February 24th, 2011

R.I.P. Akilah Oliver

Akilah Oliver
(1961 – 2011)

It’s a tragic day for the progression of poetry, the written and spoken word, consciousness. . . . We have just heard about the loss of our friend and contributor Akilah Oliver. May your spirit continue to rage, rage against the dying of light, Akilah.

Akilah is the author of the recently published A Toast In the House of Friends. She was born in 1961 in L.A. In the 1990’s she founded and performed with the feminist performance collective Sacred Naked Nature Girls. For several years, Akilah lived and raised her son Oluchi McDonald (1982-2003) in Boulder, Colorado where she was a teacher at Naropa University’s Jack Kerouac  School of Disembodied Poetics.  Recently, in New York City, Akilah taught poetry and writing at Eugene Lang College, The New School, Pratt Insitute and The Poetry Project.  She was a PhD candidate at The European Graduate School and a member of the Belladonna Collaborative.

For more info, check out In Memory of Akilah Oliver by Rachel Levitsky from Coffee House Press and The Poetry Project Blog.

Nate Jordon

6 Responses to “R.I.P. Akilah Oliver”

  1. Nick Morris says:

    Akilah was an inspiration. Even though I never had the opportunity to take one of her classes, she was always friendly, and I had nothing but the upmost respect for her and her work. She will truly be missed. May her spirit find rest.

  2. Rob says:

    One of the best.

  3. Diane Klammer says:

    Akilah taught us some powerful lessons about grief in her book, A Toast in the House of Friends. We will have to hold those lessons close to us now. She was a supportive friend and mentor, telling me to put my writing out there and allow it to do what it will. This is a shock and a loss.

  4. carolyn z says:

    This is such a shock, so sad, I know everybody dies so it’s silly to say “it’s not fair”, but I can’t help thinking, it’s not fair, she was so good, such a teacher, such a writer such an inspiration. The world has a serious hole in it, and that hole is going to be hard to fill. We’ve got to take her example and go forward with it. We love you, Akilah. Thank you for everything.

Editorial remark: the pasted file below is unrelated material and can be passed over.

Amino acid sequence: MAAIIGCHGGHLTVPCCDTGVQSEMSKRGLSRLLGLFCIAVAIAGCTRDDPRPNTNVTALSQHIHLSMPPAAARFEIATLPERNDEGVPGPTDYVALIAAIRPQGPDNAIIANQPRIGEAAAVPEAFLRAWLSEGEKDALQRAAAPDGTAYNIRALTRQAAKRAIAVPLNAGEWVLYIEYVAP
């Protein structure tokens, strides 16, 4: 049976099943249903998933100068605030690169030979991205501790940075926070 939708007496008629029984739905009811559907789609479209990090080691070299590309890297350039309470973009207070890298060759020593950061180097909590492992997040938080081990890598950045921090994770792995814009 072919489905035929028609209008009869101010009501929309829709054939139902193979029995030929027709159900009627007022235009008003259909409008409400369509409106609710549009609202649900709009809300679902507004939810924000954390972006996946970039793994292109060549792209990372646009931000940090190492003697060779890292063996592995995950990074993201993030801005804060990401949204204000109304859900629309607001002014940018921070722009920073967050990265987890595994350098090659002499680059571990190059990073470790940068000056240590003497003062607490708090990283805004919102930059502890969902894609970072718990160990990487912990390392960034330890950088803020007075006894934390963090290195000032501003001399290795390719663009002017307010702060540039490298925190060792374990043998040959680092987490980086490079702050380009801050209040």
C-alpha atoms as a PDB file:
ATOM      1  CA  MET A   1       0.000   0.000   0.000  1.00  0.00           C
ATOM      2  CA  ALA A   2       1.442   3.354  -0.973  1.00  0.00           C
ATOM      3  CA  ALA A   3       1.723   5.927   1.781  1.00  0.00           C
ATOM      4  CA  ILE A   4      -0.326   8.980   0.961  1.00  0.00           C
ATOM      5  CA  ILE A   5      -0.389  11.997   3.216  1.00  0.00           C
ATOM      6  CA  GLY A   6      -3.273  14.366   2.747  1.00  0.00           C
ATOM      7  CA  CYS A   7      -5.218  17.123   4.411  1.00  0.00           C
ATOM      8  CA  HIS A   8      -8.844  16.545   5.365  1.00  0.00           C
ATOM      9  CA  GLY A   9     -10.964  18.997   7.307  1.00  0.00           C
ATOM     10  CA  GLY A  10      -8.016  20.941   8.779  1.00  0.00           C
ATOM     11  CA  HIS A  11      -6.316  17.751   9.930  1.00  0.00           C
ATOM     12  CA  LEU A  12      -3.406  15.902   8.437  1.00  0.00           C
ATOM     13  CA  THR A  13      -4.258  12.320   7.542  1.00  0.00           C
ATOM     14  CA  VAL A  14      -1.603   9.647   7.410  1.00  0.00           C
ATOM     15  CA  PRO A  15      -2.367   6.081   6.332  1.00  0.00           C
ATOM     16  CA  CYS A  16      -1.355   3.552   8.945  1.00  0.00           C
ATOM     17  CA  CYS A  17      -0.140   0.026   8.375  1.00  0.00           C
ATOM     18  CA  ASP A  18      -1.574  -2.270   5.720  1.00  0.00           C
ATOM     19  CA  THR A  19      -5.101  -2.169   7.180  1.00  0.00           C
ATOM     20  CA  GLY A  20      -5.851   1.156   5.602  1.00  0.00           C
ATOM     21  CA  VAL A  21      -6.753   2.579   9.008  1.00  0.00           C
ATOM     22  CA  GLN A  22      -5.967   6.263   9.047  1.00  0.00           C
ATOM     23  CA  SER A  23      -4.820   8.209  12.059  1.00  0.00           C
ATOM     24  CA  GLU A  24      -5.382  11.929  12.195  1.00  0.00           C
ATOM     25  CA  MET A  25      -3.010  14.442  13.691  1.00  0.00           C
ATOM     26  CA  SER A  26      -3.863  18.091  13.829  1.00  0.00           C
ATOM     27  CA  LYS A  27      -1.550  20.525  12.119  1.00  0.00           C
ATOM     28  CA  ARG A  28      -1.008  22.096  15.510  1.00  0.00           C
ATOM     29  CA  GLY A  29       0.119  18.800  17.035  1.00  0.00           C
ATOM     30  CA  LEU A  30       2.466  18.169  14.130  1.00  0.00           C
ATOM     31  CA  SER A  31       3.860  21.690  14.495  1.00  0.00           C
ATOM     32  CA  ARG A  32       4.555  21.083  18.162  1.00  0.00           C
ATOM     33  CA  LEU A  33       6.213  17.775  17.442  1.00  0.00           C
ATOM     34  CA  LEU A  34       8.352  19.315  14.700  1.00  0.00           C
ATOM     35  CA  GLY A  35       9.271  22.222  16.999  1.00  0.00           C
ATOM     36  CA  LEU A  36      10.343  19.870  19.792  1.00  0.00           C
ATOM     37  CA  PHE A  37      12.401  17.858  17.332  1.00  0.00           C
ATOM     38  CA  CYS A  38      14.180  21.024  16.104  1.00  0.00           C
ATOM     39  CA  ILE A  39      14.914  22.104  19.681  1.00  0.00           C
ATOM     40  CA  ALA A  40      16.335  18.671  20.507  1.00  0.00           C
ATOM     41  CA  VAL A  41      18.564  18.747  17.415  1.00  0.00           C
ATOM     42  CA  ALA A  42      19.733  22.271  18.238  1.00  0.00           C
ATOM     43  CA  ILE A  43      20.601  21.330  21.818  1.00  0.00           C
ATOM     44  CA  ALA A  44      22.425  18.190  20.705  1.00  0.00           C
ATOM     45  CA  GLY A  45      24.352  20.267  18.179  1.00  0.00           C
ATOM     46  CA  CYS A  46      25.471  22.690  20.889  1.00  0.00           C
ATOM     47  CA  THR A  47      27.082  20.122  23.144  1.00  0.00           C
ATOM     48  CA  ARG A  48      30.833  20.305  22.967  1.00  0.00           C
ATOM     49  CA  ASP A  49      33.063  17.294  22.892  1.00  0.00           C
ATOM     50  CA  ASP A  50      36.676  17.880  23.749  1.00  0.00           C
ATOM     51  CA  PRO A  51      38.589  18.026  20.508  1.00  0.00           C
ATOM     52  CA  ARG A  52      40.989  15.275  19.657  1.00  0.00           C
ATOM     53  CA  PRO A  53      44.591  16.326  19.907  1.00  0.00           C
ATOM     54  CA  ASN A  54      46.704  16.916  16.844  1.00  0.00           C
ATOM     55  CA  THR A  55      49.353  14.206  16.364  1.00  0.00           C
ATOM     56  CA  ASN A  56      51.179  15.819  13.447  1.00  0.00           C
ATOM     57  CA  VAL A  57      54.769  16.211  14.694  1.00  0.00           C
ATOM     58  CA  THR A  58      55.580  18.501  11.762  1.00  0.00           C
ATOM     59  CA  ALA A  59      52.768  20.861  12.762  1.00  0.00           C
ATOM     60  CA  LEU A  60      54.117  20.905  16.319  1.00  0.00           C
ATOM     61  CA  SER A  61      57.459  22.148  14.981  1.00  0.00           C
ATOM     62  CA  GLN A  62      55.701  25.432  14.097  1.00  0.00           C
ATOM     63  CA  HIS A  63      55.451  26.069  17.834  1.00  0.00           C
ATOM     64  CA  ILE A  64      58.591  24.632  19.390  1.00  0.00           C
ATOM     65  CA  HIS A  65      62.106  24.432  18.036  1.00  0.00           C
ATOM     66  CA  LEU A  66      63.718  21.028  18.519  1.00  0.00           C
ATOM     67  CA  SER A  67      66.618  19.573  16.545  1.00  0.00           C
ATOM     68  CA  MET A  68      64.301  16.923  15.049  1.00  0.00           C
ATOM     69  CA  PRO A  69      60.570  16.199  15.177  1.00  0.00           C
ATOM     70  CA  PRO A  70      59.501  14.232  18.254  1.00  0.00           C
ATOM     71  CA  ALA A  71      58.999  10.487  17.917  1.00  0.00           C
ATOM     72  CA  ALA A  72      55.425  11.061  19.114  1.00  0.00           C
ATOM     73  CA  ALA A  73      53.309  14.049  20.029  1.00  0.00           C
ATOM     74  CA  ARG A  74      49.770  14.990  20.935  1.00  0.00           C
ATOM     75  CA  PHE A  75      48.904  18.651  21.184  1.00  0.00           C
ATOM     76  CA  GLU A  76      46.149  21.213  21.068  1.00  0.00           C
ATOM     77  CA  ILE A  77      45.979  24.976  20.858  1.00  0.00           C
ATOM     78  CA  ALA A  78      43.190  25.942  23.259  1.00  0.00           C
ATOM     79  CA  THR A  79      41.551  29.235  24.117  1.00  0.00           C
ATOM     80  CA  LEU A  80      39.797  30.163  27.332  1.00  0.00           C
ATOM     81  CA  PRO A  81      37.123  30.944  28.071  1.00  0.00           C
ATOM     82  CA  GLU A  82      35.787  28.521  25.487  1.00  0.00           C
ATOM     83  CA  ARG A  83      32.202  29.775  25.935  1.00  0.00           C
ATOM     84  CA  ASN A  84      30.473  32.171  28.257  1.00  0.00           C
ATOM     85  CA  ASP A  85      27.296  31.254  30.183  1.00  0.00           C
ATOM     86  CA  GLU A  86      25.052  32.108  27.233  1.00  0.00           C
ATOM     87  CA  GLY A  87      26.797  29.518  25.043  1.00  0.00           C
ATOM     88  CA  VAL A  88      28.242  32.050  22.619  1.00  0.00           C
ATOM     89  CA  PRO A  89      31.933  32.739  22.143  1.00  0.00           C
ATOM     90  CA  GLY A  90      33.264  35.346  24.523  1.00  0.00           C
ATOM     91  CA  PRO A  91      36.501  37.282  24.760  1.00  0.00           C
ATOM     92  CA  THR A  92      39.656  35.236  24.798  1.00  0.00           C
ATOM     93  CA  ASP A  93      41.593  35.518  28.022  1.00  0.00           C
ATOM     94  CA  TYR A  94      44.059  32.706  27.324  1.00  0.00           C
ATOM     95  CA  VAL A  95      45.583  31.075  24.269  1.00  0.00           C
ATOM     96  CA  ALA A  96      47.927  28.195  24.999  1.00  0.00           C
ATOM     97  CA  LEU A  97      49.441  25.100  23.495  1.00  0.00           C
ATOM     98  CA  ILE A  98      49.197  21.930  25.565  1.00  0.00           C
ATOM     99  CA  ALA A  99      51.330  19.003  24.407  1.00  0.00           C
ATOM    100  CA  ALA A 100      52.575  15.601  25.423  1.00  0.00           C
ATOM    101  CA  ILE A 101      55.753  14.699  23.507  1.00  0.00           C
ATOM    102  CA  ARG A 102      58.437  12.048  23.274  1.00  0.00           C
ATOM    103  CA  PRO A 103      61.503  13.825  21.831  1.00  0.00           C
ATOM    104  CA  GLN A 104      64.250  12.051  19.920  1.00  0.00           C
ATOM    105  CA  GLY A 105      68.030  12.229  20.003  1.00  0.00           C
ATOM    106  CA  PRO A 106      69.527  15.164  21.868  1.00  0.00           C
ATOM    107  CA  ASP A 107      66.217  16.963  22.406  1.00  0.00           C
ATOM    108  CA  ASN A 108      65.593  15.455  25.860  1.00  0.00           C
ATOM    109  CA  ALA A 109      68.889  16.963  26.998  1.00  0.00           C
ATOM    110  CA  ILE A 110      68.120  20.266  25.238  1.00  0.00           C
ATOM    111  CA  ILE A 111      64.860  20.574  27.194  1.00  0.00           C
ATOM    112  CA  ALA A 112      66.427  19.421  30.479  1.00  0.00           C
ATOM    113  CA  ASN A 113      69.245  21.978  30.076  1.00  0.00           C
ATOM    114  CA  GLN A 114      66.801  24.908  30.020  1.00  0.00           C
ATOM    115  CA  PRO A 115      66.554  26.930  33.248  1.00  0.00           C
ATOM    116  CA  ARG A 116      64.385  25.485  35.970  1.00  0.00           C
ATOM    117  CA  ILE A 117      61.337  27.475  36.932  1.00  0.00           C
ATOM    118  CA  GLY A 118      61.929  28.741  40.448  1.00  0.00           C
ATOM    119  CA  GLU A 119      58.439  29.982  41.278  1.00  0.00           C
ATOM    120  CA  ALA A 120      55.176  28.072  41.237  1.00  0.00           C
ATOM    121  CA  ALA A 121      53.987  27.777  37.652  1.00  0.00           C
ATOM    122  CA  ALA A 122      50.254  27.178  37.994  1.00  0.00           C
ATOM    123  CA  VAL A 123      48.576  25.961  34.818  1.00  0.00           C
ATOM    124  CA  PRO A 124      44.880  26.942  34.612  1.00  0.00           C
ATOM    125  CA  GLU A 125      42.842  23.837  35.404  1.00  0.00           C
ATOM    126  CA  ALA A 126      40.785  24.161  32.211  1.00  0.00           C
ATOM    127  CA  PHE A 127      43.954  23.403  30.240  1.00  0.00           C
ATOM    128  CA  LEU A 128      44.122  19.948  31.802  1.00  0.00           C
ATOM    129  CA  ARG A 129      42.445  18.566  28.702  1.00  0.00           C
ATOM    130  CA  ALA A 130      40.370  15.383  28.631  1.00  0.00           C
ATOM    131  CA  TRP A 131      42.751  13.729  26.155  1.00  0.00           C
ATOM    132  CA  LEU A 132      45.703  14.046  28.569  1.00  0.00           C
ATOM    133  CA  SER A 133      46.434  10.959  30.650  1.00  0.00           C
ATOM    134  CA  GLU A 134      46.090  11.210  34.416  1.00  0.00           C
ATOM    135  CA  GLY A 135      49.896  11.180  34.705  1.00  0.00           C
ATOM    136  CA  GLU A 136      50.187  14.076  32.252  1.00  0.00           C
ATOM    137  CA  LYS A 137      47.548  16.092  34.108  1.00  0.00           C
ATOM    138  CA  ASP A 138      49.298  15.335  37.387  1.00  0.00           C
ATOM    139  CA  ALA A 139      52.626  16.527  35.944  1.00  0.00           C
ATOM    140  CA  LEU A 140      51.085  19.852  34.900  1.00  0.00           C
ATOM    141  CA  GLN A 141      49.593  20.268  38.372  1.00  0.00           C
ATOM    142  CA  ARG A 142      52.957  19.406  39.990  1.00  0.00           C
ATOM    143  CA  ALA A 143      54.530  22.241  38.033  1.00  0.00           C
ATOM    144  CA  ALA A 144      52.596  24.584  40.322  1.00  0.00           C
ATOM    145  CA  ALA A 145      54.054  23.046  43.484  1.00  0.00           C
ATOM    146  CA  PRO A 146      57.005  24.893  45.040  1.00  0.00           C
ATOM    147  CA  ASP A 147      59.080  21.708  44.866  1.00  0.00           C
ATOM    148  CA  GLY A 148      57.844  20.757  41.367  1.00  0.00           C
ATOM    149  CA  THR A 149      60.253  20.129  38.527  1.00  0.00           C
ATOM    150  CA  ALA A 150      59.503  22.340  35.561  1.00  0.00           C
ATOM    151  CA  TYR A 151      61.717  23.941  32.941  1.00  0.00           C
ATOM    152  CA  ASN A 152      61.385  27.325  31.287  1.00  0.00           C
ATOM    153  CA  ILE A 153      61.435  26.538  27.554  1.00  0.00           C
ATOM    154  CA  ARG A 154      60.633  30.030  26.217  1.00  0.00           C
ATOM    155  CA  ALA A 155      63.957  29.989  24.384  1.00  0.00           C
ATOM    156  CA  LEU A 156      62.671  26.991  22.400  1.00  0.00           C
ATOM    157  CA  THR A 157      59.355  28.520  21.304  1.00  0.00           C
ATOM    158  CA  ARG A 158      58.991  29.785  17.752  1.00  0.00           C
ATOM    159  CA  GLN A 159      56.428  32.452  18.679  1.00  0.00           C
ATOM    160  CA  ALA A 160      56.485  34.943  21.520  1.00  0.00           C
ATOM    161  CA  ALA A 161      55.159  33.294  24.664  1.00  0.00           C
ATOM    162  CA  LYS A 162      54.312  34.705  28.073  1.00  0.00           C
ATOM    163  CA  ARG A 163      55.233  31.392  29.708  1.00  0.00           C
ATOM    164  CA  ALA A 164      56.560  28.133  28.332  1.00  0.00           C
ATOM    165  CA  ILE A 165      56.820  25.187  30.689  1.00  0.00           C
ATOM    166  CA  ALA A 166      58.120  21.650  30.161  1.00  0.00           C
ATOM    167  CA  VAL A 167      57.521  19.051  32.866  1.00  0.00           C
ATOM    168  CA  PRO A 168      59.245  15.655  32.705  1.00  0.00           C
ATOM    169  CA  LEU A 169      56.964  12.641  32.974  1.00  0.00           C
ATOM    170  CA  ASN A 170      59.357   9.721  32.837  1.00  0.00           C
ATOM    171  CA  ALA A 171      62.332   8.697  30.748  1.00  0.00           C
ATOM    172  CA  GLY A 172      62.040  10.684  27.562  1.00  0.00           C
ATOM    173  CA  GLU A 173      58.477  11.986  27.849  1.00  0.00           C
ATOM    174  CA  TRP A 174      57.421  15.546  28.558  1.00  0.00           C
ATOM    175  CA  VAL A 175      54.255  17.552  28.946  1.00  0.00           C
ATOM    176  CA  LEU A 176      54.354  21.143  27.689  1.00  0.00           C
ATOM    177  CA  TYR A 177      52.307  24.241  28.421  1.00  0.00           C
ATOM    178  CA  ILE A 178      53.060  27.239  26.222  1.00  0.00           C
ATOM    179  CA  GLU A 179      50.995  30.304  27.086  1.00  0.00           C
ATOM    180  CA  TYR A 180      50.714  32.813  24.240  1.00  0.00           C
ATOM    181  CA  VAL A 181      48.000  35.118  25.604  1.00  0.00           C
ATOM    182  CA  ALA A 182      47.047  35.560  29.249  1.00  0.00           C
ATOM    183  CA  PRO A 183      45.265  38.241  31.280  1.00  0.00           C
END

5. Scott Forman says:

    Akilah always made me look at things from a different perspective, outside of my own limited perceptions and beliefs – coming from such diverse, opposite, and sometimes opposing backgrounds and experiences, it was like we could tell each other to go to hell, feel good about it, and I think each of planned on enjoying the trip. She was never condemning or judgmental, but really made me think about my own judgments and condemnations, my own inner prejudices and even fears, and I am a better person and writer because of her.

    Happy Trails!

  6. Marcus says:

    Akilah was a no bullshit/take no shit human being, rare in this world, even rarer in the climb to “get published”. her She poems have inspired me for two decades, how many times can you say that about any poet?
    Adios, babe, I’ll see ya on the battle-lines in hell….